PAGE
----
The emergence and spread of antibiotic-resistant pathogens is a major public health issue, which requires global action of an intersectoral nature. Multidrug-resistant (MDR) pathogens—especially “ESKAPE” bacteria—can withstand lethal doses of antibiotics with various chemical structures and mechanisms of action. Pharmaceutical companies are increasingly turning away from participating in the development of new antibiotics, due to the regulatory environment and the financial risks. There is an urgent need for innovation in antibiotic research, as classical discovery platforms (e.g., mining soil Streptomycetes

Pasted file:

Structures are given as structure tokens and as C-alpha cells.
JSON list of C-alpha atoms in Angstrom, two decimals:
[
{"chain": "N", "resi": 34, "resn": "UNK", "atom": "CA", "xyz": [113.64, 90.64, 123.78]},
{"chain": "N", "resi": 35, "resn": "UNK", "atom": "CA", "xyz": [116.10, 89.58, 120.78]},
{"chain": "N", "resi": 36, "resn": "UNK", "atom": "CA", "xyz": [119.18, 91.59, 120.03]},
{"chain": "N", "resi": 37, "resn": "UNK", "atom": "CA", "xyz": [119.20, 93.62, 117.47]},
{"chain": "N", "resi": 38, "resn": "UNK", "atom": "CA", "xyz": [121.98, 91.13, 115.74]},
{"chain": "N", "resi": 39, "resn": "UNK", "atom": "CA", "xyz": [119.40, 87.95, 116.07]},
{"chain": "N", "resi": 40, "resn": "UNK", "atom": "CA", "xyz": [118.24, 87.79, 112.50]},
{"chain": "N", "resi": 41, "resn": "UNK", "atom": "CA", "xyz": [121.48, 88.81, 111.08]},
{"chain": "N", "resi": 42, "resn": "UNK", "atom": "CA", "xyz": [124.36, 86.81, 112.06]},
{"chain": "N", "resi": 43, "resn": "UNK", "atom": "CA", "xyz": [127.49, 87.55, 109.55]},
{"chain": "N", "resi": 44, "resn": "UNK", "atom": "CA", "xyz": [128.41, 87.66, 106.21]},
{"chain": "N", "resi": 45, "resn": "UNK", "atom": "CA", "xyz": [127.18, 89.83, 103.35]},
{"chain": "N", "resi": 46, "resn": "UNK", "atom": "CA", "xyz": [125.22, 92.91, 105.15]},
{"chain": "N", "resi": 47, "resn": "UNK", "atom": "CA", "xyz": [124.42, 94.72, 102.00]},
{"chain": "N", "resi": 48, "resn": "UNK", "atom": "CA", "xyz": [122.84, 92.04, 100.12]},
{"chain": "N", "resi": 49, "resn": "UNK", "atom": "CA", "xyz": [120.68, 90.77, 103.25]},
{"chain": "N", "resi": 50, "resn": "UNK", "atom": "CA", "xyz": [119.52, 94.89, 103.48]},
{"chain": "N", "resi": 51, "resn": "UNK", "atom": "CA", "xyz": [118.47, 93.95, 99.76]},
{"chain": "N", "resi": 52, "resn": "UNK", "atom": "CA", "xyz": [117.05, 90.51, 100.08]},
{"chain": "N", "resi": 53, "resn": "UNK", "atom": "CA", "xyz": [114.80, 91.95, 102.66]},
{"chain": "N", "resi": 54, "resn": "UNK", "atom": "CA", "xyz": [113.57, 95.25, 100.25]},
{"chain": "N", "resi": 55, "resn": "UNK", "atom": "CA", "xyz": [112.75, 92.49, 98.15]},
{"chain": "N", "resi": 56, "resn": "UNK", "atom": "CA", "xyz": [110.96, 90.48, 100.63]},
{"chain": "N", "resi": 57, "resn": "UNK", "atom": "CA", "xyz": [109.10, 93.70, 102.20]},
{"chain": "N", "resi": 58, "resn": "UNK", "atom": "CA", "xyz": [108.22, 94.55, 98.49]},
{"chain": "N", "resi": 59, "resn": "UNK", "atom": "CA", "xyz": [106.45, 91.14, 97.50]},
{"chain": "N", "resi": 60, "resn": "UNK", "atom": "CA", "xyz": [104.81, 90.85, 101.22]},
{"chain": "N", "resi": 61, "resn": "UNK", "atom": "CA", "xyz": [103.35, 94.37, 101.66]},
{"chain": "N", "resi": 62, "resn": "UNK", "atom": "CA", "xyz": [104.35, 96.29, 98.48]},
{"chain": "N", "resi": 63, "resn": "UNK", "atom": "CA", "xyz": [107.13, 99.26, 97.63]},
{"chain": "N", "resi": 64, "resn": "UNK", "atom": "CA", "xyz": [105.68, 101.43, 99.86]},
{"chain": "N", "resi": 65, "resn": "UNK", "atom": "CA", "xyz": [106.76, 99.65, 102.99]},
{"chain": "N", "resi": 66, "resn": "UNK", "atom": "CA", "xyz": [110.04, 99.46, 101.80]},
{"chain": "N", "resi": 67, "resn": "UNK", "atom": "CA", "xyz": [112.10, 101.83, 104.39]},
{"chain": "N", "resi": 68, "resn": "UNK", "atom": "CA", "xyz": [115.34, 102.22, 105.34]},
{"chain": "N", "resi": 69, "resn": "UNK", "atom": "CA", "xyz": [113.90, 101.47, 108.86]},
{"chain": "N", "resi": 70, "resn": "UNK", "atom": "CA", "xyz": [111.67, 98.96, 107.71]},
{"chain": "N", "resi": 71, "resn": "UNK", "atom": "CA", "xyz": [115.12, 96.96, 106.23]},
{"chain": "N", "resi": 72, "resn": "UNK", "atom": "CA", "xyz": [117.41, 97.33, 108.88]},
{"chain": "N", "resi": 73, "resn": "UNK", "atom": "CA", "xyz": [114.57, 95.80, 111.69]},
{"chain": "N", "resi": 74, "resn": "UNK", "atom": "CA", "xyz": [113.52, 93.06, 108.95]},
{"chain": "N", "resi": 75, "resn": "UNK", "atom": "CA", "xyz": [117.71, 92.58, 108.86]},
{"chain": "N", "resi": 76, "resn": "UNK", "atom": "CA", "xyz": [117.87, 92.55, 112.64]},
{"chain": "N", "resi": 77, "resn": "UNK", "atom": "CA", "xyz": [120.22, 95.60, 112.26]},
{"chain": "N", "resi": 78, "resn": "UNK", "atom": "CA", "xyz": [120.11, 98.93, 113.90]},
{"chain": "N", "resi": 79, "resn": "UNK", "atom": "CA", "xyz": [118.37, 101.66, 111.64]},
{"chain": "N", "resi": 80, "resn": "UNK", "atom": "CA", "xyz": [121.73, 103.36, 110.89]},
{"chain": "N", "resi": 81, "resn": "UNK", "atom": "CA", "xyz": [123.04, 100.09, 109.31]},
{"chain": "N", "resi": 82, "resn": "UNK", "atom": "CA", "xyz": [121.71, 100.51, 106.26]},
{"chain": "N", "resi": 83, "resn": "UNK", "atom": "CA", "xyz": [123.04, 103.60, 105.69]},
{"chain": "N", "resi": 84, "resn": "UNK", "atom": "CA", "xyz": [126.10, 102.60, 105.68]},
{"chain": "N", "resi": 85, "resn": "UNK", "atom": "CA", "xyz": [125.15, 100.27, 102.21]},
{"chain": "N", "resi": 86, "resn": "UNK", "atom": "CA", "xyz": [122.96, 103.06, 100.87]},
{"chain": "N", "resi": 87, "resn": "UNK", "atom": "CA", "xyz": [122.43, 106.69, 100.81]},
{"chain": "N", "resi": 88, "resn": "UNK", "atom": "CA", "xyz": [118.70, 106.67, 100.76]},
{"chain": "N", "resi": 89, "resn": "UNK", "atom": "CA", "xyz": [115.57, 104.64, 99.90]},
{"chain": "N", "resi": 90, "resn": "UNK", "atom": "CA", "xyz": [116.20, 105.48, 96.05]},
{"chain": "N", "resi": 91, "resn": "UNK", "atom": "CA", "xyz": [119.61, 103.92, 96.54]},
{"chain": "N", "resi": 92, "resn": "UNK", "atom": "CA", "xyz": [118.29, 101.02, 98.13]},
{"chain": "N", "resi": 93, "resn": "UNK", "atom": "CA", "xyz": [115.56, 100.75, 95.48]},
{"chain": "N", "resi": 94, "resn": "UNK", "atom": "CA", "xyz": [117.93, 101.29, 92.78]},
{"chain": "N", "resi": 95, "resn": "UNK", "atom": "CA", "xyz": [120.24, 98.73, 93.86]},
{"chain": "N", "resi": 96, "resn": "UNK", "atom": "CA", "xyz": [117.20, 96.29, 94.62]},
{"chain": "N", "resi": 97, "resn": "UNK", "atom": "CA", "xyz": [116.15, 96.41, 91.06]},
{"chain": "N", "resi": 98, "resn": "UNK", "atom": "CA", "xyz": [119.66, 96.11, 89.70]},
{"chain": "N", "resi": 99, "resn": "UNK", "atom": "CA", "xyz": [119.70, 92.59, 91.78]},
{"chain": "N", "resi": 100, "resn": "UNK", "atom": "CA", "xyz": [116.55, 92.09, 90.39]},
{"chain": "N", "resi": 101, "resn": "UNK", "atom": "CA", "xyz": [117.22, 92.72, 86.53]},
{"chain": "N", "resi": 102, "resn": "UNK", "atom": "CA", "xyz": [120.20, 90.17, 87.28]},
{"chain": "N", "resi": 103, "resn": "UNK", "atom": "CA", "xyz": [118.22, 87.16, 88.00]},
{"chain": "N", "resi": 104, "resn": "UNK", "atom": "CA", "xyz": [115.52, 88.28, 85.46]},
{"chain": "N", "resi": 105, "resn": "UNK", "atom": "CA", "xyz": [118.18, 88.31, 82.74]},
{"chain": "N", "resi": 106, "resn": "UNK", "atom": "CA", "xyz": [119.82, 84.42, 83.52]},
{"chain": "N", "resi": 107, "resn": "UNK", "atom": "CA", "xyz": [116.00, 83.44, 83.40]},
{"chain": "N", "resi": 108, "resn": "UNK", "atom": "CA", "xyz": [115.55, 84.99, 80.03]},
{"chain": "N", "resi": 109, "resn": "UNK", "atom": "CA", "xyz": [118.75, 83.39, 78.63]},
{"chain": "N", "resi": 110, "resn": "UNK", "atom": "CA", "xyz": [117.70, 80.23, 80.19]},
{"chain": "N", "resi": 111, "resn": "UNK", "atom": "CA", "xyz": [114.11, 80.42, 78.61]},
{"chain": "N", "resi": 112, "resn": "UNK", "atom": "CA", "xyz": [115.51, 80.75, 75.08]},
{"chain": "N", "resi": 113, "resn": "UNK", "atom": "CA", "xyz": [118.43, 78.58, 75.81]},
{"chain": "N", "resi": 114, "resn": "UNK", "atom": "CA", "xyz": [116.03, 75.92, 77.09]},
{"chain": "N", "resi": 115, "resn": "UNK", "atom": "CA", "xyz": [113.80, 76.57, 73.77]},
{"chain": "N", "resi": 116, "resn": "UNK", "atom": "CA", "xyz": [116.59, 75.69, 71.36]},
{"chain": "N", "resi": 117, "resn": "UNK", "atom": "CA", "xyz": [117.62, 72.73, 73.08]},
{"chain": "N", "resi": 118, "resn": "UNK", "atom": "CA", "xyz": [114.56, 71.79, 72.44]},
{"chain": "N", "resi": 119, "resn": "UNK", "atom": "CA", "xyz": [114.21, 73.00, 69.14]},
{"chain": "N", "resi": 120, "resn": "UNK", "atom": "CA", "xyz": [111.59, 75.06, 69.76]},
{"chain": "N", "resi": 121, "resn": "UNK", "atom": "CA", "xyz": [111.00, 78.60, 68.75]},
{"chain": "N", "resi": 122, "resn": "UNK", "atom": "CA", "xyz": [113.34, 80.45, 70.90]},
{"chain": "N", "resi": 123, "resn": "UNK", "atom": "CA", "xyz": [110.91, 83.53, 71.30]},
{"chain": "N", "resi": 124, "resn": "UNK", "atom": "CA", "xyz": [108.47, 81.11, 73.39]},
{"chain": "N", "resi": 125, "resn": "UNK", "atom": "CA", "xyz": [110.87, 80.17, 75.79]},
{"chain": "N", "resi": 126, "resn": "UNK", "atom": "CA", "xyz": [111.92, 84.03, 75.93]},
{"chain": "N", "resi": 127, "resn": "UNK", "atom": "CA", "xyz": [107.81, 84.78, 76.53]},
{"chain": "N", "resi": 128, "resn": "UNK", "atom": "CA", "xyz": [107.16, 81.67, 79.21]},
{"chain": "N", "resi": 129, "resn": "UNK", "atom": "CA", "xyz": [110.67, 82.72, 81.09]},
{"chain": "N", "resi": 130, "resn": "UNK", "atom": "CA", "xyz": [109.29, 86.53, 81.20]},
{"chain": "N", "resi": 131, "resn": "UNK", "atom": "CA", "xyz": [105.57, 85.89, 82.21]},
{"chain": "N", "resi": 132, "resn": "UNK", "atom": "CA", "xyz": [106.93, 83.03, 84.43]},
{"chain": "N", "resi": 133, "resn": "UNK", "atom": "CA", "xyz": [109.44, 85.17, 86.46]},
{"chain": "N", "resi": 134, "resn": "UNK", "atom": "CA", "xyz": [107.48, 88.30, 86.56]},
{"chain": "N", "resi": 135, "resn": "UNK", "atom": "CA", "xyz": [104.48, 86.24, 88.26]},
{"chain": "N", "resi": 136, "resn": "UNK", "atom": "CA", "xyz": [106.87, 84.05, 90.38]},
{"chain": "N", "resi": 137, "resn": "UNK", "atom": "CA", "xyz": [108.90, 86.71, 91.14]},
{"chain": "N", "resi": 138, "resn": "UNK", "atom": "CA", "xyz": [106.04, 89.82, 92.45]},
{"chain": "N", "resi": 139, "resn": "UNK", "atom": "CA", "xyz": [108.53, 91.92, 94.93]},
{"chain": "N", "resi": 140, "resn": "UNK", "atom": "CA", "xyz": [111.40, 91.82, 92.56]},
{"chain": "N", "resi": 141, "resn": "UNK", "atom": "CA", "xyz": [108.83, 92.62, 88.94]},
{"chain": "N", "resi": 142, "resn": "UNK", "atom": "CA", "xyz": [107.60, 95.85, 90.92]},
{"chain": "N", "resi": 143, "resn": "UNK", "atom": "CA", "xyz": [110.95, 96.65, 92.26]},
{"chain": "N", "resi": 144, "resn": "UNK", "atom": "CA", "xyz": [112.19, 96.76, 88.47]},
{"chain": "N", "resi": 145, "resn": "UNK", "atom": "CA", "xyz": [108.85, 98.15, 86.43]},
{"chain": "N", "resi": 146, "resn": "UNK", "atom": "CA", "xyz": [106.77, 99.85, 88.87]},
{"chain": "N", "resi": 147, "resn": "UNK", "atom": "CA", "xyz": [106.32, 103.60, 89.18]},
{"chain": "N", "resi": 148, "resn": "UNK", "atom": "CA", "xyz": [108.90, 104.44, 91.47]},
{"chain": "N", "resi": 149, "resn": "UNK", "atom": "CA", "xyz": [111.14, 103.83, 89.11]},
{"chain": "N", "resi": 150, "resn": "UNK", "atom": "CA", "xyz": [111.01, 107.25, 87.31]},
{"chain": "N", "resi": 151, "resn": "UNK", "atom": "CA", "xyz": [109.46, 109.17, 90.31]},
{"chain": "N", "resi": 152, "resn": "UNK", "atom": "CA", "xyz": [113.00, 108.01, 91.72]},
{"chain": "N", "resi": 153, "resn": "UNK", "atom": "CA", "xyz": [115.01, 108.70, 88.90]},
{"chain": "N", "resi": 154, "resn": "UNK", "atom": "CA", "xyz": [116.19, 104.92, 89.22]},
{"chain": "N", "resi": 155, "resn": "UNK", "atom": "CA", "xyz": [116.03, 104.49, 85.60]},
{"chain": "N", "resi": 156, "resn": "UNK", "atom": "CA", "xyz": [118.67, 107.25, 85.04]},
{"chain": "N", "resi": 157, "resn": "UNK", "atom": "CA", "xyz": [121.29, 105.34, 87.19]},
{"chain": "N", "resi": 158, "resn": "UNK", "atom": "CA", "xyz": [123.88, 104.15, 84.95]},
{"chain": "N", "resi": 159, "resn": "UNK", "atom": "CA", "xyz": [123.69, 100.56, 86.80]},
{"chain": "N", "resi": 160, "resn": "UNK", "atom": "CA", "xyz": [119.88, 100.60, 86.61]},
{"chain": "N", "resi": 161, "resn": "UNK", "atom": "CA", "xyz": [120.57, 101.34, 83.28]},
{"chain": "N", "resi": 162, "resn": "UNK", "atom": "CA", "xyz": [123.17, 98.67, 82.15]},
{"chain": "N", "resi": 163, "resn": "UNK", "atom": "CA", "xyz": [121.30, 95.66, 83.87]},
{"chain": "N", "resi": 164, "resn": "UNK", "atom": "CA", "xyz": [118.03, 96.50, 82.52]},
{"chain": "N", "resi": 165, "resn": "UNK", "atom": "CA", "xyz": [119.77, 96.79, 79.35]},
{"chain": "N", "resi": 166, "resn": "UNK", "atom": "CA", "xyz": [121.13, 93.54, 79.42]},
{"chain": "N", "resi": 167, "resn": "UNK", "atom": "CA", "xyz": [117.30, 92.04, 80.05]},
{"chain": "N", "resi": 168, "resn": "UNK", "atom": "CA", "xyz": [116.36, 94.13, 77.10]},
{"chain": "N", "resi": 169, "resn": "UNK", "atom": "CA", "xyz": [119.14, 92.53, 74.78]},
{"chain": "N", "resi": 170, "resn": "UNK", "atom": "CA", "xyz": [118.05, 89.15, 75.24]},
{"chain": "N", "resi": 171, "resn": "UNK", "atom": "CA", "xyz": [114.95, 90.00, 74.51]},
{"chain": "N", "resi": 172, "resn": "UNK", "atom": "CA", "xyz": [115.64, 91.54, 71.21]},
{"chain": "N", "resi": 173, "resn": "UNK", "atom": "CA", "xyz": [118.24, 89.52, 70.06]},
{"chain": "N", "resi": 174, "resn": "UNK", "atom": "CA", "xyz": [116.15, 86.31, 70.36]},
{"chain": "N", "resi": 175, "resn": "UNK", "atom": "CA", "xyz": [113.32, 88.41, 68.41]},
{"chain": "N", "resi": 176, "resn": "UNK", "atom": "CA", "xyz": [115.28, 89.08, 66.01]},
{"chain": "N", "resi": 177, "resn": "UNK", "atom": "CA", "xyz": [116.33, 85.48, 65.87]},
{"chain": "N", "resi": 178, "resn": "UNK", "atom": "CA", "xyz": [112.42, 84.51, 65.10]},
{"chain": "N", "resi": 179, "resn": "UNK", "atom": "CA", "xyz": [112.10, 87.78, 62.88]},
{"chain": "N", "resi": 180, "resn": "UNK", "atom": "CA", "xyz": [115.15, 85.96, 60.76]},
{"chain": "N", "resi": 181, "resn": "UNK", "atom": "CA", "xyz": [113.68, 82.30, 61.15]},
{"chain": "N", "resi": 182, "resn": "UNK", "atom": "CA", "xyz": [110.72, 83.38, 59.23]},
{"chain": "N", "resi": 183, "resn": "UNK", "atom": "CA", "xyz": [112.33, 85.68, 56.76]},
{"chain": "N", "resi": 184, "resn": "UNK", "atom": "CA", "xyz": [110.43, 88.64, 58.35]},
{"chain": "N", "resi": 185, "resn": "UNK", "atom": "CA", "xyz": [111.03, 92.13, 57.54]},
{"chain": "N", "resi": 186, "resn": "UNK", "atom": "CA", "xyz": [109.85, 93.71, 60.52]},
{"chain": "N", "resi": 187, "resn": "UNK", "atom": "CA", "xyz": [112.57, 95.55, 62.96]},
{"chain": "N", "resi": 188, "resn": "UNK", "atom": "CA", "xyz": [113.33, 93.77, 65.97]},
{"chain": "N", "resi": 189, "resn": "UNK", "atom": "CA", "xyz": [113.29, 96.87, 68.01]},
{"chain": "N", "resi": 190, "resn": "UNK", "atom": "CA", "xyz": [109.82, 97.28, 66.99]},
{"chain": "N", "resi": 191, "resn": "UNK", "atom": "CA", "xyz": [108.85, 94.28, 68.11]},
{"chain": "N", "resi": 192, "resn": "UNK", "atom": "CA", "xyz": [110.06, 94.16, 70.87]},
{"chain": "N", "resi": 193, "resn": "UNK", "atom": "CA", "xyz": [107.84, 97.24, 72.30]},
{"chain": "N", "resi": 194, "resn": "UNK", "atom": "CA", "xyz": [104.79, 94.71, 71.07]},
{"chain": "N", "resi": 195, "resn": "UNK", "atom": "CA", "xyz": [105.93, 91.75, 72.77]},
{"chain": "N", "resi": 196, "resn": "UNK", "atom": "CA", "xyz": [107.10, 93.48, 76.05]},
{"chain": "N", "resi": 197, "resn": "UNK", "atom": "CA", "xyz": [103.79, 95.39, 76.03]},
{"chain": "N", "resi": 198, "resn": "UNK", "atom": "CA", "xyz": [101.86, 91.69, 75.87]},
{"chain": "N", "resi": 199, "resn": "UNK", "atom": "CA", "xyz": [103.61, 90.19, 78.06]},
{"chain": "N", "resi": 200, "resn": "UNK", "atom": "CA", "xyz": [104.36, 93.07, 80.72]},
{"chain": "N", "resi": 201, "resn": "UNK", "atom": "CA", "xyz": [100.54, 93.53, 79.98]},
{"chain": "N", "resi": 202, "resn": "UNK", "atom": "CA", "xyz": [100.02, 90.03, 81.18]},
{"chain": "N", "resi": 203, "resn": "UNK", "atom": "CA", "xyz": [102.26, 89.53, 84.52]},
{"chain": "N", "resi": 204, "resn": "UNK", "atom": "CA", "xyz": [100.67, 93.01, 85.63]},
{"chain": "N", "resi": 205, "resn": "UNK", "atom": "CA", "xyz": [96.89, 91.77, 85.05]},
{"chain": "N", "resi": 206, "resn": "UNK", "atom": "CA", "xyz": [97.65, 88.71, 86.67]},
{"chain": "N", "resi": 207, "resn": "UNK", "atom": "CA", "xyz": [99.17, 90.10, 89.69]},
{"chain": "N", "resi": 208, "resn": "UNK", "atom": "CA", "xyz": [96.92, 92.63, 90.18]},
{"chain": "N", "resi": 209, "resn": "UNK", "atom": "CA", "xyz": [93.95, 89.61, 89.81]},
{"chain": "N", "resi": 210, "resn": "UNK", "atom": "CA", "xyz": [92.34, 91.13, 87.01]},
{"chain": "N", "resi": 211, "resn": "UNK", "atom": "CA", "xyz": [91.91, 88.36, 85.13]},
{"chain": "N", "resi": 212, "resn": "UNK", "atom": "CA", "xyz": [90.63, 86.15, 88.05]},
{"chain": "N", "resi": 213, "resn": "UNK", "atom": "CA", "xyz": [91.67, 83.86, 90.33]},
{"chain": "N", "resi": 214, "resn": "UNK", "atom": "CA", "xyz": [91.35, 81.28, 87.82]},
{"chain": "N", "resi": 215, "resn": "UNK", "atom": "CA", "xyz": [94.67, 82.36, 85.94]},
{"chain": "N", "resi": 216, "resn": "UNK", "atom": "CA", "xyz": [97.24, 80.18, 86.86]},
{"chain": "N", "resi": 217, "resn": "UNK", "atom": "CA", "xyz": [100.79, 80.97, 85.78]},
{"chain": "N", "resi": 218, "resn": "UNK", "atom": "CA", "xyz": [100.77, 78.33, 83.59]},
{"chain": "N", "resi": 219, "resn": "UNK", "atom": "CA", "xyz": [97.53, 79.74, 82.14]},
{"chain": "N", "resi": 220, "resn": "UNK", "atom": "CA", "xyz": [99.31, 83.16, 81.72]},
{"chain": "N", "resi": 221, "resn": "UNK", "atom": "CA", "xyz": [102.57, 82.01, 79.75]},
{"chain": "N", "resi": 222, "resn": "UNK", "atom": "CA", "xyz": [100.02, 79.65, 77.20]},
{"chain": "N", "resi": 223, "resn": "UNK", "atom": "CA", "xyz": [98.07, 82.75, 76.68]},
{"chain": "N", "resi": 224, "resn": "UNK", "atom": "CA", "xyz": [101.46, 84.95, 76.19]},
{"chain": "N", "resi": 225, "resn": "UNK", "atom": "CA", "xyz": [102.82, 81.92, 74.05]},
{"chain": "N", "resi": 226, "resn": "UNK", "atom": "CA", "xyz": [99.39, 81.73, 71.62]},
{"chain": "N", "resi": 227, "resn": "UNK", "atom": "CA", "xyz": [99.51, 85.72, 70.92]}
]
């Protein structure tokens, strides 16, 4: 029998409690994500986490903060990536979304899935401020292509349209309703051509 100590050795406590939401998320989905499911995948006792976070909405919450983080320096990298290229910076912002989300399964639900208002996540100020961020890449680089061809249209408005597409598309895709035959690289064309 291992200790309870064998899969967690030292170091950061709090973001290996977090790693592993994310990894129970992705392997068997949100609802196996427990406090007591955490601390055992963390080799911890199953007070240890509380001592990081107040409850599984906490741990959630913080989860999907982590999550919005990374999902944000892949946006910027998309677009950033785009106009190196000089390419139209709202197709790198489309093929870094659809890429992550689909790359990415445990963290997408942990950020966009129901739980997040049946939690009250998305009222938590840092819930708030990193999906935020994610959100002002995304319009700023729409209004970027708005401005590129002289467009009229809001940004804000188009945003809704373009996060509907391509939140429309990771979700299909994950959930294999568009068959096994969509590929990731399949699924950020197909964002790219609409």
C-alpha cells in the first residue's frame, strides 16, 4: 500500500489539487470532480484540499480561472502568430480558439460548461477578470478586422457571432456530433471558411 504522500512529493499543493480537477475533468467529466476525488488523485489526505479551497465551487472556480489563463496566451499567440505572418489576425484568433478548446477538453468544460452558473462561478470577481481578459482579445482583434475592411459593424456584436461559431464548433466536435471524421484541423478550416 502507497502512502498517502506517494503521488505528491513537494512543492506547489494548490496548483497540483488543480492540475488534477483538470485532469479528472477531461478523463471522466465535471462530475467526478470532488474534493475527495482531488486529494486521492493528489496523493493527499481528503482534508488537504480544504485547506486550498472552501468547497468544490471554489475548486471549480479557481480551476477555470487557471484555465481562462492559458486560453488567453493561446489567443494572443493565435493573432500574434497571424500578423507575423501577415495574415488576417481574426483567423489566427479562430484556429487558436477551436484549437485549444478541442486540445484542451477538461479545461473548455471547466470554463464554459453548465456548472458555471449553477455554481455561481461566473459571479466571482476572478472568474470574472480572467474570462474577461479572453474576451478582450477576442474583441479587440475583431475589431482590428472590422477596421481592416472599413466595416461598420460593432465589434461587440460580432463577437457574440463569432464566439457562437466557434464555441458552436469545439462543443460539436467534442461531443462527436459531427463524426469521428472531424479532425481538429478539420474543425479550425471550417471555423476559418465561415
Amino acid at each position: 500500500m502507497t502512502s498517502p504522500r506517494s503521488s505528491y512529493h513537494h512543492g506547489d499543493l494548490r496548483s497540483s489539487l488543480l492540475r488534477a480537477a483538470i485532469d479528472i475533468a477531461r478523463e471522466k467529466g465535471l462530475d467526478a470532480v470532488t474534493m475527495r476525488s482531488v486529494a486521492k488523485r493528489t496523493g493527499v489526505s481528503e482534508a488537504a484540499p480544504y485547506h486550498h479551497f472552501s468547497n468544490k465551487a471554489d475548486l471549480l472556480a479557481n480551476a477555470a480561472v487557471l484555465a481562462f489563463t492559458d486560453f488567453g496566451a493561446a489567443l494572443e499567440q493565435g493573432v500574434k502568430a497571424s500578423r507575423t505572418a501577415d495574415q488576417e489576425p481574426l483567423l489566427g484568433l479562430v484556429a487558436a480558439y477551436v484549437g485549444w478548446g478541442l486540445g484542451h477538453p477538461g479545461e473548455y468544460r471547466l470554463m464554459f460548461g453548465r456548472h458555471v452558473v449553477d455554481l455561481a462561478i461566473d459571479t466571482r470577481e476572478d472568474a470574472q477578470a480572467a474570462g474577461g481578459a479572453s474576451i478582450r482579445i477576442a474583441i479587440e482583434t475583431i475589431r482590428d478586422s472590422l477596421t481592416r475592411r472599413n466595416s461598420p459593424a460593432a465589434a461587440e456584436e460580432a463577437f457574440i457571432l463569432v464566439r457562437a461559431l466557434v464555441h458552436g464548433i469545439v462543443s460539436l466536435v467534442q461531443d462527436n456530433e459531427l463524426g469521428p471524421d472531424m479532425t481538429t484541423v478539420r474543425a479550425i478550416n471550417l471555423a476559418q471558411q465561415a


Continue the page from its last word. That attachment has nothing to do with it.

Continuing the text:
) are no longer viable options. In addition to discovery platforms, a concept of an ideal antibiotic should be postulated, to act as a blueprint for future drugs, and to aid researchers, pharmaceutical companies, and relevant stakeholders in selecting lead compounds. Based on 150 references, the aim of this review is to summarize current advances regarding the challenges of antibiotic drug discovery and the specific attributes of an ideal antibacterial drug (a prodrug or generally reactive compound with no specific target, broad-spectrum antibacterial activity, adequate penetration through the Gram-negative cell wall, activity in biofilms and in hard-to-treat infections, accumulation in macrophages, availability for oral administration, and for use in sensitive patient groups).
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